Agrohomoeopathy. New remedies.


Agrohomoeopathy. New remedies.


Solanum dulcamara. Woody Nightshade. Bitter-sweet. N. O. Solanace├â┬ª. (Not to be confounded with “Deadly Nightshade,” Belladonna, nor with “Climbing Bitter-sweet,” Celastrus.) Tincture prepared from fresh green stems and leaves, gathered just before flowering.

Waterlogging, damping off, collar rot. Effects of prolonged wet weather. Fungal diseases, such as rust. General problems with photosynthesis, such as discolourations and fungal leaf diseases. Halo spot, rust, blight, mildews. Injuries. Checked eruptions.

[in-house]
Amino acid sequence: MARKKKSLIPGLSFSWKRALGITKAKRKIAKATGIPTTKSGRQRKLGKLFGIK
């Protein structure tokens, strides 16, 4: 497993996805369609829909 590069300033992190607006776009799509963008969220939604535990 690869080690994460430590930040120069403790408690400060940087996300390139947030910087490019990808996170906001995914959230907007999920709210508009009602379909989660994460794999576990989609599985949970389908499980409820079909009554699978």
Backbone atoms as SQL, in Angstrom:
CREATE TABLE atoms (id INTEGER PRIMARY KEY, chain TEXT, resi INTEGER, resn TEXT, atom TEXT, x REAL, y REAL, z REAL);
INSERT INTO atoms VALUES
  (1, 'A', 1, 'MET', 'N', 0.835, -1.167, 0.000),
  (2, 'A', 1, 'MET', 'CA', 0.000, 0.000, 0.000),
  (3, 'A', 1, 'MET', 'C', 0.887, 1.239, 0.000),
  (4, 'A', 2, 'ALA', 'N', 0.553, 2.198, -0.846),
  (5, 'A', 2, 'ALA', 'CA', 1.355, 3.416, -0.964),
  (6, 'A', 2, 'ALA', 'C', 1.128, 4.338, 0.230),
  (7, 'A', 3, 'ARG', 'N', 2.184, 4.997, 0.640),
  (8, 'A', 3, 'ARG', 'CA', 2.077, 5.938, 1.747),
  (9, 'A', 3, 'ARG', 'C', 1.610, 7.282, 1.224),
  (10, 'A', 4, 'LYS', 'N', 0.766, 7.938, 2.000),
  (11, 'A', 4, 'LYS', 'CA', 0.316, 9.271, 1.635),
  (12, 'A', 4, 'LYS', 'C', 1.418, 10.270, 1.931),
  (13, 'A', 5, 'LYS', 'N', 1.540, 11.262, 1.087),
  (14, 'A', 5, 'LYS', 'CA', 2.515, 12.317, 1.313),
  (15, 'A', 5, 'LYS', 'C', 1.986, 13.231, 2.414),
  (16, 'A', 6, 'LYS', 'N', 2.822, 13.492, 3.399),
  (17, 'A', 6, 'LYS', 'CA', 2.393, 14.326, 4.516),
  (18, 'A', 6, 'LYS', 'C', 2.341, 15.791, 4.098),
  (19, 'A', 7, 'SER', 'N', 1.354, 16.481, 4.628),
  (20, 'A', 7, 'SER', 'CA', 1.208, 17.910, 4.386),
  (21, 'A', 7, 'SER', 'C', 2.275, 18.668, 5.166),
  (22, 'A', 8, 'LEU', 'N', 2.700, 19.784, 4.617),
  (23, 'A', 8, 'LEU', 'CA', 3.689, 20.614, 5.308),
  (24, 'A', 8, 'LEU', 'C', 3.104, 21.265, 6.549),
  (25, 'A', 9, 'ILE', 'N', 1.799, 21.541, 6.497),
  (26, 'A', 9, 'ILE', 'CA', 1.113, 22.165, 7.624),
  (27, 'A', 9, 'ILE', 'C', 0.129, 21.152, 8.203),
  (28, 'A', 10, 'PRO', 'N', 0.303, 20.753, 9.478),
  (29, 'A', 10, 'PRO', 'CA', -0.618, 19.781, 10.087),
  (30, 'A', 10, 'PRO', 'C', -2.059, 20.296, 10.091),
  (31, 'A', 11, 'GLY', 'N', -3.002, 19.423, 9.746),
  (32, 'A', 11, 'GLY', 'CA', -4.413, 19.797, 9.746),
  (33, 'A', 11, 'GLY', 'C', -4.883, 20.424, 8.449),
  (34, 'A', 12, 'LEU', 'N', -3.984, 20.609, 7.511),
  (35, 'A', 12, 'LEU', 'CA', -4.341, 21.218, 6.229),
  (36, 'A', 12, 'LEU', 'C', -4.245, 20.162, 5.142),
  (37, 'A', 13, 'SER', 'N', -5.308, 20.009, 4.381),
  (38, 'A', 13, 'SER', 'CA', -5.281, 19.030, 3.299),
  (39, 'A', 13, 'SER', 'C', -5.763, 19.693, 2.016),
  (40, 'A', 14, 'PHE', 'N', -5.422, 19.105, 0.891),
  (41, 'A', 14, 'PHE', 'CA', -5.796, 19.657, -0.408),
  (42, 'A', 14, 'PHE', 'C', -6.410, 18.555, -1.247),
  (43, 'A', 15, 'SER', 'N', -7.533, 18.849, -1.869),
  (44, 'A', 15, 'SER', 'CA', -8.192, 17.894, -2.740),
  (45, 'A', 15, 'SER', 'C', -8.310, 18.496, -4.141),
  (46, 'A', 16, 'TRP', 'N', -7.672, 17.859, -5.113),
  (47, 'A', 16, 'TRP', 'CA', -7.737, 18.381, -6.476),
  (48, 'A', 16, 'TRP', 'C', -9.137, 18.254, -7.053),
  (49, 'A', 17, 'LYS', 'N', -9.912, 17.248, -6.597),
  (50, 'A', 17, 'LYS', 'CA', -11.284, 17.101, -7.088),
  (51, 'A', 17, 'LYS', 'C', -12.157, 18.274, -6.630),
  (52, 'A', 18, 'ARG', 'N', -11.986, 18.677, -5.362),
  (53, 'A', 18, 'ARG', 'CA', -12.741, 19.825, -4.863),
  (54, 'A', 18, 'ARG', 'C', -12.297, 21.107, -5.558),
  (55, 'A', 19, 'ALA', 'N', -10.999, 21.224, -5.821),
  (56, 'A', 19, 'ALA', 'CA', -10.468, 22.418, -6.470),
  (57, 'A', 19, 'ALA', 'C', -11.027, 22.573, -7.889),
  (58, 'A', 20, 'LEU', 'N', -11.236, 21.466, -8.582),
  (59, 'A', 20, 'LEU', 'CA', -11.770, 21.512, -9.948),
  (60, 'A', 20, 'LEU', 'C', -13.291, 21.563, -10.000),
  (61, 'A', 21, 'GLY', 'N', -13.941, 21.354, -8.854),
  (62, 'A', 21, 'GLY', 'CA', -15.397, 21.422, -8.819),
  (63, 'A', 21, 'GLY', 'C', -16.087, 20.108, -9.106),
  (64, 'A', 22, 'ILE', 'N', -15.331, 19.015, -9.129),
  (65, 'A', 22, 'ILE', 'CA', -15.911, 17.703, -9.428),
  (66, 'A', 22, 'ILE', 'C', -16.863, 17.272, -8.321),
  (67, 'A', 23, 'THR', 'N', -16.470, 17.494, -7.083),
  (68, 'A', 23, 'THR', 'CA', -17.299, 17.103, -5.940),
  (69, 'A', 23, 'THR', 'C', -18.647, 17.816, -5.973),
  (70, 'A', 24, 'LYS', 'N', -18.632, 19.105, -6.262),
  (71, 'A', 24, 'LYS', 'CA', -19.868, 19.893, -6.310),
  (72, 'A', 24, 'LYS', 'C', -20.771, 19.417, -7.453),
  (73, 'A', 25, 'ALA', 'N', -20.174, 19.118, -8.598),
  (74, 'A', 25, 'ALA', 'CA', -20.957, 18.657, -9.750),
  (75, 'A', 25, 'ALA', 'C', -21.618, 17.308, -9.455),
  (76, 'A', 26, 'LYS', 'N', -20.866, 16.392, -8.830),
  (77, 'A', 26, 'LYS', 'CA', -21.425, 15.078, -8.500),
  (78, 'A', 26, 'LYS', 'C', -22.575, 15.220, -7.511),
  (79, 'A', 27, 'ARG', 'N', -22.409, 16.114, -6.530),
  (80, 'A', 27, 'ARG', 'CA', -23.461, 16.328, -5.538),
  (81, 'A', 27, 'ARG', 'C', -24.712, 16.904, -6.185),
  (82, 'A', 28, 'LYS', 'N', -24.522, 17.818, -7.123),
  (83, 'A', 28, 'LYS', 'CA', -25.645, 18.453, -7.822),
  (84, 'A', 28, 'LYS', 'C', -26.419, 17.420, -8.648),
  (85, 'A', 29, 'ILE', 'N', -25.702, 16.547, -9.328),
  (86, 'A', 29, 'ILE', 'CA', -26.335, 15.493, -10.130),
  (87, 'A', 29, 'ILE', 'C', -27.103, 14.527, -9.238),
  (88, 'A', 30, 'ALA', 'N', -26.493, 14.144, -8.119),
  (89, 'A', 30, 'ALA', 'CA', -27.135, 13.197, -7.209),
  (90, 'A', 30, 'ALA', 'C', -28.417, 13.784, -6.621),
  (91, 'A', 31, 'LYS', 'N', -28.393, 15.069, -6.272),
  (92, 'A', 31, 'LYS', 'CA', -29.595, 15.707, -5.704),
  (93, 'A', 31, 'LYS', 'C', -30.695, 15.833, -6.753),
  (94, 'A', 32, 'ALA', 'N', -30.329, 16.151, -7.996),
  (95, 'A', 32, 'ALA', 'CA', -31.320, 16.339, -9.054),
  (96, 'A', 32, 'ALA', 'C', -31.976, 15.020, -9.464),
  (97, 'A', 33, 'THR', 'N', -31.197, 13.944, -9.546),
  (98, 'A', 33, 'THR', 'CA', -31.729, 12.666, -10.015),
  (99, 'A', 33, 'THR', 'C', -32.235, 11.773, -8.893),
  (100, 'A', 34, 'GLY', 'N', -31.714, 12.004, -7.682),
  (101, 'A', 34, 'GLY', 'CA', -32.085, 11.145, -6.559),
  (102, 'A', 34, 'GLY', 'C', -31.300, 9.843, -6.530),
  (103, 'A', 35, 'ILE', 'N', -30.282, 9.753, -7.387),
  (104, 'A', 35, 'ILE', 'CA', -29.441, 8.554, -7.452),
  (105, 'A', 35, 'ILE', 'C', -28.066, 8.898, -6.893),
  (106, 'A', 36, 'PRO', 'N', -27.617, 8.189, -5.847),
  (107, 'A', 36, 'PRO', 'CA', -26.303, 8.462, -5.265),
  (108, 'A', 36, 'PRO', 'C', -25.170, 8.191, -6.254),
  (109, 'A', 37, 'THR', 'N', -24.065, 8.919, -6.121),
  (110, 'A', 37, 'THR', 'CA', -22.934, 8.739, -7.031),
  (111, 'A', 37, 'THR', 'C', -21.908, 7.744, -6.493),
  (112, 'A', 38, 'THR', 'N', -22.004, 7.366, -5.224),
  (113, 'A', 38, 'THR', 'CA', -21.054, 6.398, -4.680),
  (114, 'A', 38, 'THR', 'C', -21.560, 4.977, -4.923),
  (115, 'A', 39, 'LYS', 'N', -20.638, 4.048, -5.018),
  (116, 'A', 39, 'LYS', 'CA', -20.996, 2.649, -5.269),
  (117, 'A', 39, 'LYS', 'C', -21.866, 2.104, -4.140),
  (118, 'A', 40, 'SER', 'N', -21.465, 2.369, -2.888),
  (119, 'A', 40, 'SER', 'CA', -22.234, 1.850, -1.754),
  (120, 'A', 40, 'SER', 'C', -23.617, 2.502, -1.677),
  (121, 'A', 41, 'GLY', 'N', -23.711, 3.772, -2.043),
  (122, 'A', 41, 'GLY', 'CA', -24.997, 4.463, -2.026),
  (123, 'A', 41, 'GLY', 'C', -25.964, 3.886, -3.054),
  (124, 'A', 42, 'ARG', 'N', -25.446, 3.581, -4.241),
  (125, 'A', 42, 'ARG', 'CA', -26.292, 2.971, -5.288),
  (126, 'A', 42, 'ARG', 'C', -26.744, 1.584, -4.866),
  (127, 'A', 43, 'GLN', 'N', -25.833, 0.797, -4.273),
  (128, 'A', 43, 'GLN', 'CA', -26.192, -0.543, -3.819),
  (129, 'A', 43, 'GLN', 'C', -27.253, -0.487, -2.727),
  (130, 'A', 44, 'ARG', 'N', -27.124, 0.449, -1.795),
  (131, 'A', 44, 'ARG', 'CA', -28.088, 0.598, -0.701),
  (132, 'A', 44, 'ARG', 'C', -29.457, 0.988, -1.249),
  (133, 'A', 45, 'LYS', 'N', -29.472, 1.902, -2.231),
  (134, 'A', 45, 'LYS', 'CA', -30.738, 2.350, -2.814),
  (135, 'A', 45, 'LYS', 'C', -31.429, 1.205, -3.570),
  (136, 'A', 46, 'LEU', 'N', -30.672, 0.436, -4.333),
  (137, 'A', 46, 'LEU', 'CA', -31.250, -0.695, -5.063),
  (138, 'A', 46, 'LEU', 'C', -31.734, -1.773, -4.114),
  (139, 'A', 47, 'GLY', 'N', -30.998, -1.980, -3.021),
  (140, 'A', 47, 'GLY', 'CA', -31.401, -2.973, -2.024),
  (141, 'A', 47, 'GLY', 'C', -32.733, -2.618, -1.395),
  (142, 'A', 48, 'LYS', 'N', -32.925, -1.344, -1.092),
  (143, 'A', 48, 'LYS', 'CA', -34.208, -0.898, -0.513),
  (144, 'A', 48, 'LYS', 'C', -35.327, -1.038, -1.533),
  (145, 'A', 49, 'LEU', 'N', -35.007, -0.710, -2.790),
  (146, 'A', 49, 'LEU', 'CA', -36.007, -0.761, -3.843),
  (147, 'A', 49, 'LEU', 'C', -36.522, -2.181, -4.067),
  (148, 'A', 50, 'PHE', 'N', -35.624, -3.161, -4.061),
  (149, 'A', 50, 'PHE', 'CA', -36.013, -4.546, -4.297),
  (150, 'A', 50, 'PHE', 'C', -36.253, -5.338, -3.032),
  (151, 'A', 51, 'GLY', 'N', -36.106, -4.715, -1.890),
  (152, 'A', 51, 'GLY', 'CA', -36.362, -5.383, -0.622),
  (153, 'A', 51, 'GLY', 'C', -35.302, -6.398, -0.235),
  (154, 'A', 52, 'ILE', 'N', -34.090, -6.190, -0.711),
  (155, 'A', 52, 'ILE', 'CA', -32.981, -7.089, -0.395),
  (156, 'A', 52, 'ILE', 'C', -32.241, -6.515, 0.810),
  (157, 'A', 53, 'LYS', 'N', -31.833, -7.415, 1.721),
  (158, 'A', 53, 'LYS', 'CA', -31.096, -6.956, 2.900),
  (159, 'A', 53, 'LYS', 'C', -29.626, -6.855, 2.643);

The leading indication for the hom├àÔÇ£opathic use of Dulcamara is found in its modality, “< from cold and damp." Any condition which has this feature may find its remedy in Dulc. Dulcamara is a remedy which produces ill effects as from getting drenched. Thus, we see it has symptoms from ├óÔé¼┼ôwet feet,├óÔé¼┬Ø such as damping off, collar rot, and waterlogging. ├óÔé¼┼ôSensitiveness to cold and damp runs through the Solanace├â┬ª, and is marked in Bell. and Caps., but it is supreme in Dulc. Dulc. is a scrofulous remedy and has many eruptions: moist or dry, red, tettery eruptions, especially on leaves; furfuraceous,├óÔé¼┬Ø as in downy mildew. ├óÔé¼┼ôIt corresponds to results of repercussed eruptions.├óÔé¼┬Ø (Clarke) Worse from cold weather, especially in weak plants. It is indicated when the fields remain wet and water remains on the soil after much rain, such as we often see in spring and fall in the northern hemisphere and in monsoon climates, when the rain sometimes does not stop for days on end. At the same time, we see that the plants have a great desire for water, and this may account also for the condition of waterlogging, since in humans dropsical affections are prominent. It is, like its close similar Rhus tox, also indicated after hot days, followed by cold nights. Such conditions often occur both in spring and fall, when the sun has enough power to make the days warm and pleasant, but which may be followed by night frosts, or at least a significant drop in temperature. Dulcamara will do much to alleviate such symptoms and we can draw this conclusion from the effects it has on humans and animals under similar circumstances. Since such conditions and circumstances are also promoting fungal diseases, Dulcamara is equally indicated for those effects. It is useful in some forms of rust, Most fungal diseases caused by dampness and waterlogging will be covered by this remedy. Damping off is one of those diseases which affects many seedlings of the Graminae and Leguminosae. It may also be seen in the Brassicaceae and Cucurbitaceae. Of the Solanaceae we may mention the protato and tomato as most prone to diseases from dampness and excess water, of which blight is perhaps the most prominent example. There are some problems with flowering, especially from the effects of cold weather, which delays the flowering or causes difficulties with the pollination of the plants. In grains and pulses pollination occurs by wind and often in rainy weather wind is absent, which may account for crop losses. In Solanaceae, Brassicaceae and Cucurbitaceae, pollination occurs by either bees and butterflies or is forced by humans, such as in tomatoes and pumpkins. During rainy weather, pollination may be problematic. Spots with red edges, such as halo spot, rust, blight, small, round, yellowish-brown rust spots. Red spots as in rust. Modalities and concomitants: Worse in the evenings and nights, during rainy weather, from standing in water, after significant drop in temperature. Better from warm weather, warm wind, covering the soil with straw (especially in tomatoes). Relationships: Similar: Rhus tox. Antidoted by: Camph., Cup., Kali c. Antidote to: Cupr. Follows well: Bry., Calc. c., Lyc., Rhus t., Sep., Verat. Incompatible: Bell. Complementary: Baryta c. Compare: Acon., Ars., Cham., Nit. ac., Puls., Staph., Sul.




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